Leading the (green) way


Federal agencies having a tough time meeting the plethora of green government mandates should take a close look at the 15 federal teams who have been recognized this year for spearheading environmentally sustainable practices at their agencies.

Winners of the 2009 White House Closing the Circle Awards — handed out Wednesday during the middle of the three-day 2009 Federal Environmental Symposium East in Bethesda, Md. –  are demonstrating best practices in areas such as recycling, green purchasing and fuel conservation.

The big winner was the Air Force, which received four awards for initiatives under way at local bases and headquarters. The Environmental Protection Agency’s regional office in Denver was the biggest individual winner, taking home two awards.

A complete list of the winners — along with some of their accomplishments — is after the jump.

Environmental management systems

Defense Supply Center, Richmond, Va.
Why it won: Increased number of alternative fuel vehicles, cut energy use in half by replacing florescent lights, contracted for a greenhouse gas emissions study

Federal Aviation Administration’s Mike Monroney Aeronautical Center, Oklahoma City, Okla.
Why it won: Reduced non-hazardous industrial waste by recycling cardboard, cut gasoline use by purchasing electric vehicles and driving less, cut water consumption


Sheppard Air Force Base, Texas
Why it won: Diverted more than 8,000 tons of solid waste in 2008 through recycling and reuse programs, saving base more than $1 million

General Services Administration’s National Capital Region, Washington, D.C.
Why it won: Recycled 8,400 tons of paper and 283 tons of cans and bottles in 2008, saving 27,300 cubic yards of landfill space

Alternative fuel and fuel conservation in transportation

Air Force’s Material Support Division, Washington, D.C.
Why it won: Purchased more than 1,000 low speed electric vehicles in 2008 and opened four new E-85 refueling stations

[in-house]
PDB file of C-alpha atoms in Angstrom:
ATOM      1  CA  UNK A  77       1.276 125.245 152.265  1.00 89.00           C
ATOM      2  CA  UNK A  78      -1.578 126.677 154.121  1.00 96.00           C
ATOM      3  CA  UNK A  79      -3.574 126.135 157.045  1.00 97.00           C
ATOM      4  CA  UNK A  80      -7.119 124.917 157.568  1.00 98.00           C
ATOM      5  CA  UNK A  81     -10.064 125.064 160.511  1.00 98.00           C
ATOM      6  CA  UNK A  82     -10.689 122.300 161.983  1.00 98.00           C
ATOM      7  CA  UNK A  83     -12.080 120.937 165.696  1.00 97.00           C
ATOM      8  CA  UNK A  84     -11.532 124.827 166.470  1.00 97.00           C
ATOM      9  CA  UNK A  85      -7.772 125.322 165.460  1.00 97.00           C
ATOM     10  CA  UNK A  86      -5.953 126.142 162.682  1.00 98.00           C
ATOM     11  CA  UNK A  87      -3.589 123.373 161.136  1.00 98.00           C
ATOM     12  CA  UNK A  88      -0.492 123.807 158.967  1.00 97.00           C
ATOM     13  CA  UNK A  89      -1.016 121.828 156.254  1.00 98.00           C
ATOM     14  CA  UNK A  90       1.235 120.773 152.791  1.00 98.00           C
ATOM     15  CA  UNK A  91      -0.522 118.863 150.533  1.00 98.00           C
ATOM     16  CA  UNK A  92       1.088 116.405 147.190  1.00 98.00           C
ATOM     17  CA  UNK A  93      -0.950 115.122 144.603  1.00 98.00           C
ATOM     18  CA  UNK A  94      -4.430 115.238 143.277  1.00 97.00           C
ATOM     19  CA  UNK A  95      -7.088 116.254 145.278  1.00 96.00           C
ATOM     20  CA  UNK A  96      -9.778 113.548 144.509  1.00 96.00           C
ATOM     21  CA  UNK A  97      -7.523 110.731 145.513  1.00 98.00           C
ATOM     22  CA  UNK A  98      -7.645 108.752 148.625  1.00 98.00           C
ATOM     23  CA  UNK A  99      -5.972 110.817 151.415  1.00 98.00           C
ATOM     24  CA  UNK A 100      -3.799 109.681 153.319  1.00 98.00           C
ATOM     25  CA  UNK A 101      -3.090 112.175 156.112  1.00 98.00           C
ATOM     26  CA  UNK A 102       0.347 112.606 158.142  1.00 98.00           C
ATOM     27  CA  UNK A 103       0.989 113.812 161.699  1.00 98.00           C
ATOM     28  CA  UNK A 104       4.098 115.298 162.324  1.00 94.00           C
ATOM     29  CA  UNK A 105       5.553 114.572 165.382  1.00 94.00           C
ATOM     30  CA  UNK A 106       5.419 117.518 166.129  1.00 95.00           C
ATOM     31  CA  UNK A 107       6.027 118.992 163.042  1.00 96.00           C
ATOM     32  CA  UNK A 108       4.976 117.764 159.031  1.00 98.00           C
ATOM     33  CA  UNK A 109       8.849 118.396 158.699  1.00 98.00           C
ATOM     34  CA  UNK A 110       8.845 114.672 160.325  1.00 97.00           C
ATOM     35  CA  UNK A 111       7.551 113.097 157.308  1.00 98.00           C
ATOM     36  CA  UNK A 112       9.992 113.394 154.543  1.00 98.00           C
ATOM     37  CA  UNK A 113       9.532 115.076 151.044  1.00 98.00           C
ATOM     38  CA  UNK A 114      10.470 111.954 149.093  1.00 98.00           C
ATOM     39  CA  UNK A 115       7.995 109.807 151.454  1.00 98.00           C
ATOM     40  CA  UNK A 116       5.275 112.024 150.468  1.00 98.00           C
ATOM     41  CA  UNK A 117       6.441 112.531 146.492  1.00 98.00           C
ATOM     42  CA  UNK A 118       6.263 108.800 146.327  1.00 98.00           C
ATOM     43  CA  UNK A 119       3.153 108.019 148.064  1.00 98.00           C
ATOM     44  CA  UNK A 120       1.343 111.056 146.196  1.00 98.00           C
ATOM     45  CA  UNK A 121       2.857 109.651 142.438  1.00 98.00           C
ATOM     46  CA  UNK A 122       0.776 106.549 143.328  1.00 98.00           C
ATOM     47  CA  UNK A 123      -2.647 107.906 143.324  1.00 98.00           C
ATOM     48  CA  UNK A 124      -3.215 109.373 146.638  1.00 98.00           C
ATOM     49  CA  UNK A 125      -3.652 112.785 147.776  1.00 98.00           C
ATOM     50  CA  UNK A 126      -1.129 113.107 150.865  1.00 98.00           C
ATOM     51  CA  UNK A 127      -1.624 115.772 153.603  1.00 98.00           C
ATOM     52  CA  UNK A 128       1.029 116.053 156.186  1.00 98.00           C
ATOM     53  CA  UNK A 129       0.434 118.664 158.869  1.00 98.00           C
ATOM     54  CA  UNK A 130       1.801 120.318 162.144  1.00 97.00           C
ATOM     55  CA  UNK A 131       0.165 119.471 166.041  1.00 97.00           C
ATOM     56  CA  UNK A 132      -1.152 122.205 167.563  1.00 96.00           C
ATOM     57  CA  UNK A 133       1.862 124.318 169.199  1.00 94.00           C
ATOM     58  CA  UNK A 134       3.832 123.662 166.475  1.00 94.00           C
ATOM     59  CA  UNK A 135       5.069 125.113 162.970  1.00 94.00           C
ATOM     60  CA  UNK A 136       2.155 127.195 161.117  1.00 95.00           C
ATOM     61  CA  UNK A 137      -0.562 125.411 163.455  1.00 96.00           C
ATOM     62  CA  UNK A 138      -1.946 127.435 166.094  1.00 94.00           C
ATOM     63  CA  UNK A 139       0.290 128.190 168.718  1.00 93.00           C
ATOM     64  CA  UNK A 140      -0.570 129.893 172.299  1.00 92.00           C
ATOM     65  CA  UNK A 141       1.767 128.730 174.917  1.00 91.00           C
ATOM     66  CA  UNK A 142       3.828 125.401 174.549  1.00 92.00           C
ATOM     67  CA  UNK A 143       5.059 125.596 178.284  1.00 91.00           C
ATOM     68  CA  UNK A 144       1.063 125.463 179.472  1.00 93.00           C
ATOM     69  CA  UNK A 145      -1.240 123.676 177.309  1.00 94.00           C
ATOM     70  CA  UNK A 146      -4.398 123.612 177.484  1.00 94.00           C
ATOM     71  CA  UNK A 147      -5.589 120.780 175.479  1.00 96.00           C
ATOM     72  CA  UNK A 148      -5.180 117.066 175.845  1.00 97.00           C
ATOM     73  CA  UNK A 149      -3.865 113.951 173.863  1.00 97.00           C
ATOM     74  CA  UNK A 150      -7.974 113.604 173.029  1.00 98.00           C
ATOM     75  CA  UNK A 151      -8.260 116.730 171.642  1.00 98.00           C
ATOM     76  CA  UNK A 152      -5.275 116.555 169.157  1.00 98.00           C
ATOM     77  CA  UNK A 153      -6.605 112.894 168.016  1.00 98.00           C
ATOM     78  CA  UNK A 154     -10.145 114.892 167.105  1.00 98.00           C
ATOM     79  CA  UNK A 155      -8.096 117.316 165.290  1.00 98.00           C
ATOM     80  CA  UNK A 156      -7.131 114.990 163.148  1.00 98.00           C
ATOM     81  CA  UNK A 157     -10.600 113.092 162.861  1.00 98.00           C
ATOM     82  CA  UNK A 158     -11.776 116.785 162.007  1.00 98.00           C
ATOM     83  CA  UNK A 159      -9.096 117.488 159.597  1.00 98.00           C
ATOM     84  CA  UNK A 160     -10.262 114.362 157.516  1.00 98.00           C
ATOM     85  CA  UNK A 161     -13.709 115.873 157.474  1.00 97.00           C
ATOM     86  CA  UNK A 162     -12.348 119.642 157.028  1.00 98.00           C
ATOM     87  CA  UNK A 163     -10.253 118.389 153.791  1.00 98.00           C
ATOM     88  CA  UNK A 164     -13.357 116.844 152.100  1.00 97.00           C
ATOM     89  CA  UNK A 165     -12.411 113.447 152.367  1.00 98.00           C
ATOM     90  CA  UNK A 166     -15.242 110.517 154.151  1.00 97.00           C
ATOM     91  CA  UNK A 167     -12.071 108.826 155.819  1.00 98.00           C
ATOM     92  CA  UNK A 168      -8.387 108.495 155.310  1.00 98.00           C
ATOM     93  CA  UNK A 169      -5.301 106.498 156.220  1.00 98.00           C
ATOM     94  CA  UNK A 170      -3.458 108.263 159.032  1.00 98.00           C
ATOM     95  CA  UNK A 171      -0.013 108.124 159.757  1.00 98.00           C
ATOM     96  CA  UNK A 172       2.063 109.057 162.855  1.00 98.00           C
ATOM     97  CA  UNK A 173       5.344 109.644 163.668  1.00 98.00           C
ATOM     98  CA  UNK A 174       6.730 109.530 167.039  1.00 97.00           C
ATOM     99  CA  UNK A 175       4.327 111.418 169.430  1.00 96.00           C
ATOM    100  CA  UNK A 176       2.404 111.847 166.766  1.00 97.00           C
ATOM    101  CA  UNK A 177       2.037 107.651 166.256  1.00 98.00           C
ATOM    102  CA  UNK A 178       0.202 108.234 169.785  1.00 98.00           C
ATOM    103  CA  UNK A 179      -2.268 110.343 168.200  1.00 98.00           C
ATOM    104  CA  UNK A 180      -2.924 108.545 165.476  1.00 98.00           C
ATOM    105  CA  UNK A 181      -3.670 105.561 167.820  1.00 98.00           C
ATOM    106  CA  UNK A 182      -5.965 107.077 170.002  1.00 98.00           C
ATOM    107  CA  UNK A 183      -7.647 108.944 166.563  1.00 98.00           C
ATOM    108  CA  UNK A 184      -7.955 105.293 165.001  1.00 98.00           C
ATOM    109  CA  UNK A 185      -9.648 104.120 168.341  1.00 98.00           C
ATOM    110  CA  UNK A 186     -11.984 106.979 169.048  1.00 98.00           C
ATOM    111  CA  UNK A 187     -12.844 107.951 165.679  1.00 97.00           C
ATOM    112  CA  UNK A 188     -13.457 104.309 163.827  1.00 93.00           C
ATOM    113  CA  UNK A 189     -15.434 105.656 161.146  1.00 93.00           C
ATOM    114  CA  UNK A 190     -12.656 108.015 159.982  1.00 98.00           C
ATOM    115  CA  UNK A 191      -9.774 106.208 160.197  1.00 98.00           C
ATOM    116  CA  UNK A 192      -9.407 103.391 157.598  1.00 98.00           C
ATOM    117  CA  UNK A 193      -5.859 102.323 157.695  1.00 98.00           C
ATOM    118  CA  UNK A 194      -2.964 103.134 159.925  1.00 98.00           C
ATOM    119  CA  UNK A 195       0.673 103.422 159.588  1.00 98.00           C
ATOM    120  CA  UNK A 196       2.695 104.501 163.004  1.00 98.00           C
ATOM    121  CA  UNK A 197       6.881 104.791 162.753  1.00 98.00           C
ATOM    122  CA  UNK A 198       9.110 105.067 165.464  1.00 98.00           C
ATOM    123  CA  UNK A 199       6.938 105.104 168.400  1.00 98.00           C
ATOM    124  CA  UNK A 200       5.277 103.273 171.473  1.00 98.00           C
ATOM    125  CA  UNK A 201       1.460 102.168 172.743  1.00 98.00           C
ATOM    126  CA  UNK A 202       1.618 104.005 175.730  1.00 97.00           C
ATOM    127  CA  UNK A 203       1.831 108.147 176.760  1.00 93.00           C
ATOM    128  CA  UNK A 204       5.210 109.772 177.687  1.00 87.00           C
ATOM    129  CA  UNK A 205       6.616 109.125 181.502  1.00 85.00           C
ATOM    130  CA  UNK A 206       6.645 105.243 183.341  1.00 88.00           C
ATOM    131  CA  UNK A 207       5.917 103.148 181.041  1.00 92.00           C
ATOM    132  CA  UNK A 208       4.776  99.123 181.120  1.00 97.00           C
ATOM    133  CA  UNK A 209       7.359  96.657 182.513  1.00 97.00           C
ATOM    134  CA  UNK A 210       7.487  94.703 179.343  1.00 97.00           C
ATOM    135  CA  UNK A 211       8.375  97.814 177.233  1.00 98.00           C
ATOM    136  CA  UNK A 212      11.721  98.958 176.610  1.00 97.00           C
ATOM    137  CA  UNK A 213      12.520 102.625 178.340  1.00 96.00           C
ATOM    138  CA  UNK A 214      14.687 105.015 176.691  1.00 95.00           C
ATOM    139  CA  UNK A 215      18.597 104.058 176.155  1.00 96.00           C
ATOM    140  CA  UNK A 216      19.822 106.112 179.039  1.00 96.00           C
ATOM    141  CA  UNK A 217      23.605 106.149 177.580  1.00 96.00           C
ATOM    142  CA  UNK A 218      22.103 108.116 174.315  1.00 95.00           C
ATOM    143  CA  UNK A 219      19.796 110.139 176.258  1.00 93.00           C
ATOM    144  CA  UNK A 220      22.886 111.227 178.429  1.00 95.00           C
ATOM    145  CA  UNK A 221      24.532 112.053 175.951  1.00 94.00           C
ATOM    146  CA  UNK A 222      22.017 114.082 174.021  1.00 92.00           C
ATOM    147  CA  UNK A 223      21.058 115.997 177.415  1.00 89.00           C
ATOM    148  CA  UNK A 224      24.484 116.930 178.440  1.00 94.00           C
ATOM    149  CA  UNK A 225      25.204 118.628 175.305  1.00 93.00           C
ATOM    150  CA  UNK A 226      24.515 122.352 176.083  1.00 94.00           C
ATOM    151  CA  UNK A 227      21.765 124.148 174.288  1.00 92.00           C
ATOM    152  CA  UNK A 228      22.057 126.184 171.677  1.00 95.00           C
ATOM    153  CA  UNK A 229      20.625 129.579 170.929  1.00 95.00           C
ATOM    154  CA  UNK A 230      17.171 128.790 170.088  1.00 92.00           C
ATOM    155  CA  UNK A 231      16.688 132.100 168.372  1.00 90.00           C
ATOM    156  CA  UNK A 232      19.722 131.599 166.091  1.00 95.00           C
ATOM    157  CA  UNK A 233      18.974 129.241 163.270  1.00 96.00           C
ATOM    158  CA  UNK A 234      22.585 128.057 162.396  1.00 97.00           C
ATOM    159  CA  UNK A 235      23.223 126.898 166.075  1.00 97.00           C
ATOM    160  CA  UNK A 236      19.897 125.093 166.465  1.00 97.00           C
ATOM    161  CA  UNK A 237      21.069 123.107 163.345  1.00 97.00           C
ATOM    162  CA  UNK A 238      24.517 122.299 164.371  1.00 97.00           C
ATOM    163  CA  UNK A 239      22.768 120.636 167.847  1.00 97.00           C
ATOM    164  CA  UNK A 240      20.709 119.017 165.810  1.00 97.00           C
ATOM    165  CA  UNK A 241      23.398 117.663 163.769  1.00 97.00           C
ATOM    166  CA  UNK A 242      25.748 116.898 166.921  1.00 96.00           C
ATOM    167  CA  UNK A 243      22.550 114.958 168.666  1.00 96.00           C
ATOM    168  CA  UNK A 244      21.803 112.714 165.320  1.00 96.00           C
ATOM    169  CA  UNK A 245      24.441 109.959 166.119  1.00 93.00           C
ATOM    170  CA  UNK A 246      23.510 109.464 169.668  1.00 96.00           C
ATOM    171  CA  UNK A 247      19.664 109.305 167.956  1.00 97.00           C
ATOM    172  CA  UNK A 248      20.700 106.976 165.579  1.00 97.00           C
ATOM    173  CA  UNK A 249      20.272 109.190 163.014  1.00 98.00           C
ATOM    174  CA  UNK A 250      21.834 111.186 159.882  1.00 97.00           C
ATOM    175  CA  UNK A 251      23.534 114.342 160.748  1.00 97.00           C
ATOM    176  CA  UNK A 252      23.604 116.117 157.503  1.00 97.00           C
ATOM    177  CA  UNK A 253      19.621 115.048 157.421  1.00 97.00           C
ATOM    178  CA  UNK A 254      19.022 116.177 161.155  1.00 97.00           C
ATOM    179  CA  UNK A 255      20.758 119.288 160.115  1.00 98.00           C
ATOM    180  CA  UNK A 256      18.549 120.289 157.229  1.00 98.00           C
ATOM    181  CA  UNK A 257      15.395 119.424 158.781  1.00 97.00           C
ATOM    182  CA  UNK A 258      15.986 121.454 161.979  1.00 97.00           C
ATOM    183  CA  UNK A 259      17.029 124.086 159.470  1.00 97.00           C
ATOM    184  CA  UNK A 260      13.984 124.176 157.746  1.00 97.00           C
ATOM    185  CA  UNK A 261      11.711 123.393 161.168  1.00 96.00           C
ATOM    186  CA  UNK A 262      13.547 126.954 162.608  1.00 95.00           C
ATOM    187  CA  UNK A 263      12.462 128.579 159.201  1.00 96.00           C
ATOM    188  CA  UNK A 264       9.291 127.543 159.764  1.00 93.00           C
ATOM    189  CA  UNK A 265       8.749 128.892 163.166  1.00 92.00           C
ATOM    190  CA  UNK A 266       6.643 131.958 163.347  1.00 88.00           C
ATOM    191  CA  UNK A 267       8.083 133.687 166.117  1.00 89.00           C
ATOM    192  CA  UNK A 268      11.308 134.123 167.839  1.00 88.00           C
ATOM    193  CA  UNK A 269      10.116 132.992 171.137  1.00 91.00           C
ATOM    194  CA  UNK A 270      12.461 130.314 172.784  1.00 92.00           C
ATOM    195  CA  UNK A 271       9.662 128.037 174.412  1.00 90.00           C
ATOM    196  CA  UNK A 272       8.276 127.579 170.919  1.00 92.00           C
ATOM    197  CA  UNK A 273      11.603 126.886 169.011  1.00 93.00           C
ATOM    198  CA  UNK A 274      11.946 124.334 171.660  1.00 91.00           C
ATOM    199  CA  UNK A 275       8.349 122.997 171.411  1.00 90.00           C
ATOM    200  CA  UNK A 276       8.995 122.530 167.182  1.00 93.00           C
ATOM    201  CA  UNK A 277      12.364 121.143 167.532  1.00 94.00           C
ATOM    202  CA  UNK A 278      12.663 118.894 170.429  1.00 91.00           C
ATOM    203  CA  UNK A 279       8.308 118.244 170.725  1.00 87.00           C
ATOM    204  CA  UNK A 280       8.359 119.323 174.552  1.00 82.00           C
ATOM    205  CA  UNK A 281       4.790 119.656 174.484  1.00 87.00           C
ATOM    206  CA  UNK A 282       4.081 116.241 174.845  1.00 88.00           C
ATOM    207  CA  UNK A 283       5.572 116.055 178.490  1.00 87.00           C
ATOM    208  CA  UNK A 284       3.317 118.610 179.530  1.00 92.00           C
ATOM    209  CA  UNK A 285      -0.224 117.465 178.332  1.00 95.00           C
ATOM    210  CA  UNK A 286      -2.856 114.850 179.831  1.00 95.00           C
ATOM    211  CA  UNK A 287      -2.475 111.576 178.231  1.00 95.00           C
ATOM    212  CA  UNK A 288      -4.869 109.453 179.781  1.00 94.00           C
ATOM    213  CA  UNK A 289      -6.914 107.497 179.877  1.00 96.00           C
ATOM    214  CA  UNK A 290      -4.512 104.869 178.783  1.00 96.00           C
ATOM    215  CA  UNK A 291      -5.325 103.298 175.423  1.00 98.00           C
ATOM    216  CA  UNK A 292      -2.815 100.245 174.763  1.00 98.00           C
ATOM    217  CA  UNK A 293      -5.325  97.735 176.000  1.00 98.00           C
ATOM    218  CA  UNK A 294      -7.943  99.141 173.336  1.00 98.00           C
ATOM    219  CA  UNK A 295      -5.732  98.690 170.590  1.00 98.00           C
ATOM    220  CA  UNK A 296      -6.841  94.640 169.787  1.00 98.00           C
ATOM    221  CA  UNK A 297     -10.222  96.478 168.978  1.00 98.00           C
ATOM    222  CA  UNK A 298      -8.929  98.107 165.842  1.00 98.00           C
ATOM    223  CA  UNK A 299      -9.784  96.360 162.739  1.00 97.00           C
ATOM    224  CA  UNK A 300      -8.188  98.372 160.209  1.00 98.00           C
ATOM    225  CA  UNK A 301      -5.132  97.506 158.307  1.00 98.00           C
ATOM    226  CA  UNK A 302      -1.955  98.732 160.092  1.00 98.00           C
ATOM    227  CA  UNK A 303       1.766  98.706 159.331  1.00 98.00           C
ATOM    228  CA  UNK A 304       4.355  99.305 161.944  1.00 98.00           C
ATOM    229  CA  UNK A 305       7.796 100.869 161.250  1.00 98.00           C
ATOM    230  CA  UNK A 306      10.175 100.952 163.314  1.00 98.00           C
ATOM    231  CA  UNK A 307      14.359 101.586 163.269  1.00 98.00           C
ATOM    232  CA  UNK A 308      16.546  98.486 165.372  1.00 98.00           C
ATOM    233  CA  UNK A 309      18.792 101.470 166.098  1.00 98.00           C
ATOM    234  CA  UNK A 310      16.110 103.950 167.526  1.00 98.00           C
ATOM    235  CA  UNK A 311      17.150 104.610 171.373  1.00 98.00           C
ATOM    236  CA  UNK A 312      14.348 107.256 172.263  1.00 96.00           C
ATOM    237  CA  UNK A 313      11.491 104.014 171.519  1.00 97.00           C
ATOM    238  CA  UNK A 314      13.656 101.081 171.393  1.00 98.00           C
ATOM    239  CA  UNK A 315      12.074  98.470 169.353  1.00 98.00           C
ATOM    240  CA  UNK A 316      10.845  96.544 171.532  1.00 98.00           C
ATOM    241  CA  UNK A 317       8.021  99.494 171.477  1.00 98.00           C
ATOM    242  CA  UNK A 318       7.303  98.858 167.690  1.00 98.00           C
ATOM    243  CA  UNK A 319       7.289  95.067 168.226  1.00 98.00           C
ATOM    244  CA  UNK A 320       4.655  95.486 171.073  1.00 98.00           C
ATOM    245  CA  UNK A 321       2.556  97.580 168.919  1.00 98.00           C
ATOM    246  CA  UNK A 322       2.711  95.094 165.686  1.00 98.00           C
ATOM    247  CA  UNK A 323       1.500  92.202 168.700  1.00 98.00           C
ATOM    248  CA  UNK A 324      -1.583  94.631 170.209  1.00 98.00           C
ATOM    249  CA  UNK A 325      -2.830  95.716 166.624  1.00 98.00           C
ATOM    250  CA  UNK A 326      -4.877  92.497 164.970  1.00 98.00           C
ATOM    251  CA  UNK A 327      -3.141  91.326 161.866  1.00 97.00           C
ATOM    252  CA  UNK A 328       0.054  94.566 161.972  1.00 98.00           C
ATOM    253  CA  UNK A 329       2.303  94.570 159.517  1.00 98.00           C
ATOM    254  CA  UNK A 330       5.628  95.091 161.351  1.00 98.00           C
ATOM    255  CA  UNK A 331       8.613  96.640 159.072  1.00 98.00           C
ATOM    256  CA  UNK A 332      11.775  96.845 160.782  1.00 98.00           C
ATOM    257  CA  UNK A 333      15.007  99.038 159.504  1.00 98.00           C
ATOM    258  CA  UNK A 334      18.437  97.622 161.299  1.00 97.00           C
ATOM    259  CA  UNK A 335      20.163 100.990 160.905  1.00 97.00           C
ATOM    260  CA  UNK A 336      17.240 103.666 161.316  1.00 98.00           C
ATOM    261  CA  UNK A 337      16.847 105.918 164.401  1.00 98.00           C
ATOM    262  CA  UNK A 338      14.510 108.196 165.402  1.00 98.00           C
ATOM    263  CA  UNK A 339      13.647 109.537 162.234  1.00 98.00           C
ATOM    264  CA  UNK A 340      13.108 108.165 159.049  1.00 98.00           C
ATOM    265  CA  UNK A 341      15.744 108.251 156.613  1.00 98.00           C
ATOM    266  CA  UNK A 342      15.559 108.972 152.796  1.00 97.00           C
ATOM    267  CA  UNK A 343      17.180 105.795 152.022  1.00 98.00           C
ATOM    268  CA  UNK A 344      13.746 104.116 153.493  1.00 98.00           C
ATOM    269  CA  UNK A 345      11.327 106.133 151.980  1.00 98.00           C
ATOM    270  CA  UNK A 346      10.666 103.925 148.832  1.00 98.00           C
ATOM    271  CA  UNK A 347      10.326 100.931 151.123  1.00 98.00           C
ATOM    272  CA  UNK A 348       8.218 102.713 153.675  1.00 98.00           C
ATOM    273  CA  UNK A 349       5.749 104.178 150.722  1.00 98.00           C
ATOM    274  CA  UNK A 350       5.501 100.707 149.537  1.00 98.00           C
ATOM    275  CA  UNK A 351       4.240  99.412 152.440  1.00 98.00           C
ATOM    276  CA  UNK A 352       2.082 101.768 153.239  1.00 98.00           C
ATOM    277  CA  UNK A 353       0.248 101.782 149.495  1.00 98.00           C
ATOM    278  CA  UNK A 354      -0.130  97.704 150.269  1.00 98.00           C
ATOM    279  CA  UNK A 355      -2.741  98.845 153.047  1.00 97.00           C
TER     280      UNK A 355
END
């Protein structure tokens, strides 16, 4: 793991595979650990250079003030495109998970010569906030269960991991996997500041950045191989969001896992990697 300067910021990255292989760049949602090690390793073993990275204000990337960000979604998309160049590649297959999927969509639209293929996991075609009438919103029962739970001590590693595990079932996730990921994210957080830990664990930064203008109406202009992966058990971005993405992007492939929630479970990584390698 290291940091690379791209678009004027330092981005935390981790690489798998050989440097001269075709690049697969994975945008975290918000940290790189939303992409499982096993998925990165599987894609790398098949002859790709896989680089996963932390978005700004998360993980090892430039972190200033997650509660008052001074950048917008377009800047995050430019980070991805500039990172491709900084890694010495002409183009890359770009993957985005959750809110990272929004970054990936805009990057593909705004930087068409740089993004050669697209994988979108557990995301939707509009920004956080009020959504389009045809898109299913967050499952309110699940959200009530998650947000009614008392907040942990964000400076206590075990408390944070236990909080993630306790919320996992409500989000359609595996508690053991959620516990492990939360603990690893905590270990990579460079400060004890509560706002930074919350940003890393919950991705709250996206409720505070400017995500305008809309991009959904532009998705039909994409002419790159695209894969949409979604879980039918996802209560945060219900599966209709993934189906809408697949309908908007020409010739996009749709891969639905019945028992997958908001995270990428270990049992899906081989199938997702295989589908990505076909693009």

Treasury Department, Washington, D.C.
Why it won: Last year, cut overall fuel use by 2.6 percent, increased alternative fuel use by 1.8 percent, reduced total miles driven by 3.1 percent and cut number of vehicles by 4 percent

Water/pollution prevention

Army’s Fort Hood, Texas
Why it won: Established a community program for recycling electronics at the base, eliminating more than 320,000 pounds of electronic waste from entering landfills, and saved $150,000 by collecting used fuel and oil for recycling

Energy Department’s Y-12 National Security Complex, Oak Ridge, Tenn.
Why it won: Saved $277,000 in operating expenses by replacing Freon with non-ozone depleting solvent for chip cleaning operations and saved $800,000 in disposal costs by developing new crusher operation for drums contaminated from radioactive waste

Green purchasing

Robins Air Force Base, Ga.
Why it won: Purchased $610,000 in green products last year and saved $160,000 by using a paint gun filtration system for F-15 aircraft that reduces waste solvent usage by 83 percent

U.S. Postal Service, Washington, D.C.
Why it won: Rolled out new agencywide green purchasing plan and purchased about $90 million in recycled or environmentally preferable products in 2008

Electronics stewardship

Environmental Protection Agency’s Region 8 Office, Denver, Colo.
Why it won: Recycles 100 percent of non-reusable electronic equipment, which in 2008 saved 2.4 million kilowatt hours of electricity, cut 190,000 kilograms of greenhouse gases and reduced 13,400 kilograms of solid waste

Sustainable design/green buildings

Offutt Air Force Base, Neb.
Why it won: Air Force Weather Agency headquarters building earned the Air Force’s first gold rating from the U.S. Green Building Council’s Leadership in Energy and Environmental Design (LEED) program

Environmental Protection Agency’s Region 8 Office, Denver, Colo.
Why it won: New regional headquarters building was certified gold by LEED by incorporating features such as a vegetative roof and an under-floor air distribution system

Sowing the Seeds for Change innovation award

Forest Service Deer River Ranger District, Chippewa National Forest, Minn.
Why it won: Made a reality television program to demonstrate how employees can work together to green their operations, generating ideas that have saved $32,000 to date

National Institutes of Health Office of Research Facilities, Bethesda, Md.
Why it won: Developed a protocol for safely handling hazardous materials during laboratory demolition projects that allows hazardous materials to be captured and non-hazardous materials to be recycled


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